According to the FTC’s complaint, the policy indicated that Myspace would not share personal information except as described in the policy without first giving notice and receiving permission from the user. The policy also said that information used by third parties to customize ads would not identify to those third parties the identity of the user and that non-anonymized browsing activity would not be shared. But, charged the FTC, these promises didn’t square with reality.
The FTC alleged that Myspace provided advertisers with the “Friend ID” of users who were viewing particular pages on the site. Although a Friend ID itself does not provide a user’s name, the complaint alleged that, because of a default setting on the site, an advertiser could use the Friend ID to access a user’s full profile, which often contains a user’s full name. Advertisers could also combine a user’s real name and other information to link web browsing activity to specific individuals. A user had to override the default setting if she wanted to hide her full name.
In addition, Myspace had publicly certified with the Department of Commerce that its practices were in compliance with the U.S.-EU Safe Harbor Framework, which requires adherence to specific data privacy and security principles and practices as a means for a US company to obtain personal data from entities in the European Union in accordance with the EU Data Protection Directive. The FTC complaint alleged that Myspace failed to adhere to those principles and, thus, that its Safe Harbor certification was a false representation in violation of section 5 of the FTC Act.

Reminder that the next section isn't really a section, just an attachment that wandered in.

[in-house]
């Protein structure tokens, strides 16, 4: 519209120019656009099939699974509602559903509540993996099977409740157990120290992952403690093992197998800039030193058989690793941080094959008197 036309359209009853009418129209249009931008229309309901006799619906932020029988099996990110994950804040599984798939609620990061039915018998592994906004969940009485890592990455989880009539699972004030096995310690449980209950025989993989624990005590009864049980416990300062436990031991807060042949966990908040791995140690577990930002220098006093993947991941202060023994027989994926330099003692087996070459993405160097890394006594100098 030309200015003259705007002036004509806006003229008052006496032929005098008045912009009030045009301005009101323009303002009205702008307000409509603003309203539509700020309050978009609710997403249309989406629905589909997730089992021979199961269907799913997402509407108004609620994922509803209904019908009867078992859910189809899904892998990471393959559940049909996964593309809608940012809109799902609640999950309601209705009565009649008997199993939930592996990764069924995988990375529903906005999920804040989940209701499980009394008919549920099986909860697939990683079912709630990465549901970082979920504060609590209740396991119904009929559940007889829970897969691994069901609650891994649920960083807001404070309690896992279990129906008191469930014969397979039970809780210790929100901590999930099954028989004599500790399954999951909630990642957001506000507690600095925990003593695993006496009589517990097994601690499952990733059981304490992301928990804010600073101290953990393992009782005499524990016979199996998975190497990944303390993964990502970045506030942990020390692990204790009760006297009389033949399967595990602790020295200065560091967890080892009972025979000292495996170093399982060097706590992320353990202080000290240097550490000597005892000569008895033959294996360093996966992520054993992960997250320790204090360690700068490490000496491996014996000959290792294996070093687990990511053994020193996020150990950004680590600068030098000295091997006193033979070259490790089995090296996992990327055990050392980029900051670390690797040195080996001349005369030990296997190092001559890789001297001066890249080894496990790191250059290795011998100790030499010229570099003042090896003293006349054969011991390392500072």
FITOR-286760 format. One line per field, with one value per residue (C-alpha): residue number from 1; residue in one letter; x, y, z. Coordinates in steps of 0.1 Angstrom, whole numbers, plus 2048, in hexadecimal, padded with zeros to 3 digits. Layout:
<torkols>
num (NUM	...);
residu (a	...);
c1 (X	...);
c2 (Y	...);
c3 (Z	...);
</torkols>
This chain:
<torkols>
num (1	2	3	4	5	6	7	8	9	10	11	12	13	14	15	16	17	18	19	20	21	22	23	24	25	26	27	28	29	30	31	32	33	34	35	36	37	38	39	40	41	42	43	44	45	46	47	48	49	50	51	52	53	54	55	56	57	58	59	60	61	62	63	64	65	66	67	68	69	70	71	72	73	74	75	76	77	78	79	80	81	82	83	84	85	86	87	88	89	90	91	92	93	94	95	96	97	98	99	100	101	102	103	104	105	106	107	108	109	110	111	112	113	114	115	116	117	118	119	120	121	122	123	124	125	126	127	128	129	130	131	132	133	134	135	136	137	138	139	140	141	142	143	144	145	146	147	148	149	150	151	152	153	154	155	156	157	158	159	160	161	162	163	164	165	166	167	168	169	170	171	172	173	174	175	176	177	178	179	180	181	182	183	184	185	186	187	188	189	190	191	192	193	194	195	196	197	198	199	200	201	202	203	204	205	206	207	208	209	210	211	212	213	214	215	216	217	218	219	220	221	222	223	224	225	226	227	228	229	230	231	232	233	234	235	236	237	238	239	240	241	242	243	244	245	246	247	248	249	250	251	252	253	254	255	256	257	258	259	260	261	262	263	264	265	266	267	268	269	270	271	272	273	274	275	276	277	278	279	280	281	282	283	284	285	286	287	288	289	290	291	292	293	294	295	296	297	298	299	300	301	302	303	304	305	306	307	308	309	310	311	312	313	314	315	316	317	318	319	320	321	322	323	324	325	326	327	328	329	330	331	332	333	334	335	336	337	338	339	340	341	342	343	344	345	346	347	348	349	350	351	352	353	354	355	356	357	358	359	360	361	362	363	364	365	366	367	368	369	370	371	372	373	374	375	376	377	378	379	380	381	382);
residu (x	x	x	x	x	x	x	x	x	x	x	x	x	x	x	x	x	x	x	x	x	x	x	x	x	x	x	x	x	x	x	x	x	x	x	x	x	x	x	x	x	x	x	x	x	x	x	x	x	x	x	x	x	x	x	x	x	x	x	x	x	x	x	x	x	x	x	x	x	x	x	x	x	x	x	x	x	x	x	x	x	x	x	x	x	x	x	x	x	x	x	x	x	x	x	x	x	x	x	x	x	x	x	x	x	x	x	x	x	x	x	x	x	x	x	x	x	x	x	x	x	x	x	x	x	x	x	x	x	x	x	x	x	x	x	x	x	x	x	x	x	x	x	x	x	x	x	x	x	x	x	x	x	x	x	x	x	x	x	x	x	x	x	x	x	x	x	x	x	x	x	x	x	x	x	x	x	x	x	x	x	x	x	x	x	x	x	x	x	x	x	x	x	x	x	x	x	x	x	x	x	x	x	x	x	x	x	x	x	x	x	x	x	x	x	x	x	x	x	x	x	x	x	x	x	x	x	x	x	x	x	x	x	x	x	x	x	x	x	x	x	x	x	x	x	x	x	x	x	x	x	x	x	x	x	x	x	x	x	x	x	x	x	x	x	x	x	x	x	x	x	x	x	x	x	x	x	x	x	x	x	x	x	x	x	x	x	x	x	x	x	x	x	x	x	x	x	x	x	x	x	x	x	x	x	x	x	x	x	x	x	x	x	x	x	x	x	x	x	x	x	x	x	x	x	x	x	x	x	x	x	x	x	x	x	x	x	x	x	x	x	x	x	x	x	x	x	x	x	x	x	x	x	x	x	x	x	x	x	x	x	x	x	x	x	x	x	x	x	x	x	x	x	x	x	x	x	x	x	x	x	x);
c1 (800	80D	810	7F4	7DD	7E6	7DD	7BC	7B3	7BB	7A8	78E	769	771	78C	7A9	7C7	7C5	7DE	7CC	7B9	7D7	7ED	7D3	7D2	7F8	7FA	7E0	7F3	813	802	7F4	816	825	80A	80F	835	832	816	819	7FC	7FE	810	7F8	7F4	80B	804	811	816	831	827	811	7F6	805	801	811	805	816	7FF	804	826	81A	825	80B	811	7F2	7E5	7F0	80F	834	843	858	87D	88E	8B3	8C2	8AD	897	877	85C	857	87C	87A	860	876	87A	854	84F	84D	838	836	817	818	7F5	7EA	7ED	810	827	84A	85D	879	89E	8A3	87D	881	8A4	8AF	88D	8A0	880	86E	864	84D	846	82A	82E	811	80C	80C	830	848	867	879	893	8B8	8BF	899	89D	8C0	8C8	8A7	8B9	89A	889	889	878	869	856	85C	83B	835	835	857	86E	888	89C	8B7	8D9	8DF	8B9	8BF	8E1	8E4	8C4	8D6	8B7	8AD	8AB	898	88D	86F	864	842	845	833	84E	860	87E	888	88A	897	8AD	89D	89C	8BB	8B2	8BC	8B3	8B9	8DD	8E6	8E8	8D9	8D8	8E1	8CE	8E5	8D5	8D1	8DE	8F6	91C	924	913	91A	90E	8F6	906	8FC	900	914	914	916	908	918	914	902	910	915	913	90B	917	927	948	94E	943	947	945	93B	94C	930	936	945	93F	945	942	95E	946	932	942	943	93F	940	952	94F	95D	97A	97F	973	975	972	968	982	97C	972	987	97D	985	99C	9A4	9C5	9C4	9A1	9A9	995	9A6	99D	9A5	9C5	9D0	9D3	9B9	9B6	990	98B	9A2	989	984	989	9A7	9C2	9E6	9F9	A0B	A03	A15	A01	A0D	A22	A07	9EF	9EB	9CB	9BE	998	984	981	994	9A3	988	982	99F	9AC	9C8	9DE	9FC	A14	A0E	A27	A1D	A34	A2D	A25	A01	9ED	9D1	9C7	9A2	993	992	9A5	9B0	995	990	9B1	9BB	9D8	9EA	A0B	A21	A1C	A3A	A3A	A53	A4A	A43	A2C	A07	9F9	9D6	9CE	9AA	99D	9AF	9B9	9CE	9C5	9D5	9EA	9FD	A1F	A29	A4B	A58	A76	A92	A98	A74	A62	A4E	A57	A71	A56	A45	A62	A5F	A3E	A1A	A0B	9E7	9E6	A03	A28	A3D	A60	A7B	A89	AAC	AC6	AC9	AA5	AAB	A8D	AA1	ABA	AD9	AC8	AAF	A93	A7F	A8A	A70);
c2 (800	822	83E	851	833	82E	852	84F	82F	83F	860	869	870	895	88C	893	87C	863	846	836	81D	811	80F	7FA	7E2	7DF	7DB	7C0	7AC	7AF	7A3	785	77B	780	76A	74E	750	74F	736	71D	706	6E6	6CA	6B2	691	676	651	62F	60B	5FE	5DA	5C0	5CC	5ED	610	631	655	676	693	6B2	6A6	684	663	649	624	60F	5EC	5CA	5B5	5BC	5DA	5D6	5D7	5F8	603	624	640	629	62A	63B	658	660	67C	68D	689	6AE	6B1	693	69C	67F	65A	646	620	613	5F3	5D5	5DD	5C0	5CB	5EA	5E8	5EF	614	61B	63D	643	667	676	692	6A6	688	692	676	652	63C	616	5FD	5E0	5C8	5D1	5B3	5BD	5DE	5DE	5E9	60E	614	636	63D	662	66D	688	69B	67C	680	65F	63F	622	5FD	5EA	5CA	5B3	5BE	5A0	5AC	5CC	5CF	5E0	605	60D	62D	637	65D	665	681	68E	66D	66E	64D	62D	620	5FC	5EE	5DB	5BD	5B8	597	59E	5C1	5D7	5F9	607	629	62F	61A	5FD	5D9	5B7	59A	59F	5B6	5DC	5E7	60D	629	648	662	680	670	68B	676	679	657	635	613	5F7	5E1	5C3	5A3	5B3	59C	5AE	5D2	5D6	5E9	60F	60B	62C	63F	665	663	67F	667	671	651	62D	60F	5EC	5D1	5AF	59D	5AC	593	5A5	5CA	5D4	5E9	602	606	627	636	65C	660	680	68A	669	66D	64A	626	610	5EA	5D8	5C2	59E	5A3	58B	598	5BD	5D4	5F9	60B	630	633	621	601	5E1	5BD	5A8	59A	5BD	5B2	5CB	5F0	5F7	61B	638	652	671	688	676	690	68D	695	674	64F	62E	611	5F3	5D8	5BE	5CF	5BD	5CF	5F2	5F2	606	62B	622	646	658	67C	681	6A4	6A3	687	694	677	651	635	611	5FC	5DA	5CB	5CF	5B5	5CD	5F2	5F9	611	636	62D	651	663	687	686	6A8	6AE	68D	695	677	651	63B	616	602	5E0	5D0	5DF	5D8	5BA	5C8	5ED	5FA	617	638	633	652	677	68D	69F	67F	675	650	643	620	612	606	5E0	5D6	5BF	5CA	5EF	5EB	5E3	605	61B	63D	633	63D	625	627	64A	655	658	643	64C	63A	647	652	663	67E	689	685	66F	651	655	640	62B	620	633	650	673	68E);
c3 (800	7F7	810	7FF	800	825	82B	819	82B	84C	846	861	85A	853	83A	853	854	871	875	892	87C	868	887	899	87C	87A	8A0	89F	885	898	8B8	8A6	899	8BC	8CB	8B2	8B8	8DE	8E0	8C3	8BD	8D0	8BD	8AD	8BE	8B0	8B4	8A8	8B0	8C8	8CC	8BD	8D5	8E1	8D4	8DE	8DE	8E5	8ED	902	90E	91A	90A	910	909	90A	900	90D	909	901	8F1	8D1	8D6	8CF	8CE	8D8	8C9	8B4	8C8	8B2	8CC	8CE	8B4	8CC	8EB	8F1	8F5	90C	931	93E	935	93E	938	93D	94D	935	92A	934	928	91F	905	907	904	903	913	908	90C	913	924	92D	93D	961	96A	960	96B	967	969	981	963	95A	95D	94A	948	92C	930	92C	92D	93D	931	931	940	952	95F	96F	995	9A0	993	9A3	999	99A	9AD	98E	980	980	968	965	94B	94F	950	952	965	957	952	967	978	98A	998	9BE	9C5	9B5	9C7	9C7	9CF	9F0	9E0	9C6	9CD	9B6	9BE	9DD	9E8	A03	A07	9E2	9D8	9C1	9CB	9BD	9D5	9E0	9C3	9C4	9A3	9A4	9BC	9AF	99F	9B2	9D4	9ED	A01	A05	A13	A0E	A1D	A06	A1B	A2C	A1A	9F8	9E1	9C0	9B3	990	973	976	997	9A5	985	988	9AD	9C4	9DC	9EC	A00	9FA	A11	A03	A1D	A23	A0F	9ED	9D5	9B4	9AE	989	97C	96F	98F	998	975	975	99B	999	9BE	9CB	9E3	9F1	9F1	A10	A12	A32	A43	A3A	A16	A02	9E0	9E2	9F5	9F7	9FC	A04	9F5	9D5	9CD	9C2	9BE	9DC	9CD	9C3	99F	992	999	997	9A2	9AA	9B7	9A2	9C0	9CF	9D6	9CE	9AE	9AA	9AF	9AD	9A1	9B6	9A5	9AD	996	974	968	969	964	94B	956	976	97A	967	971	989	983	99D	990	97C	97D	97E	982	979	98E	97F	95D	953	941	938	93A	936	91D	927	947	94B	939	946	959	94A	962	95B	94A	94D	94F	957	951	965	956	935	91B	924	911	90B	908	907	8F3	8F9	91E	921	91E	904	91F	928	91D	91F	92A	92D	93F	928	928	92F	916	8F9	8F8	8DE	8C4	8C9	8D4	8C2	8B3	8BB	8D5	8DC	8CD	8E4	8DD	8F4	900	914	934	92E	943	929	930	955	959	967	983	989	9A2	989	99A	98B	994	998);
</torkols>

The settlement agreement has many parts. Myspace is prohibited from misrepresenting how it maintains and protects the privacy and confidentiality of users’ personal information and from misrepresenting compliance with any privacy or security program, such as the Safe Harbor Framework. Myspace is also required to implement a comprehensive privacy program to address privacy risks associated with users’ information. As part of the program, Myspace must designate an employee or employees to coordinate the program, identify reasonably-foreseeable material risks relating to disclosure and assess the sufficiency of safeguards to protect against those risks, and regularly test the effectiveness of those safeguards. Finally, every other year for the next 20 years, Myspace must have its privacy program evaluated by an objective, independent professional who will have to certify that the program’s protections meet or exceed the settlement’s conditions.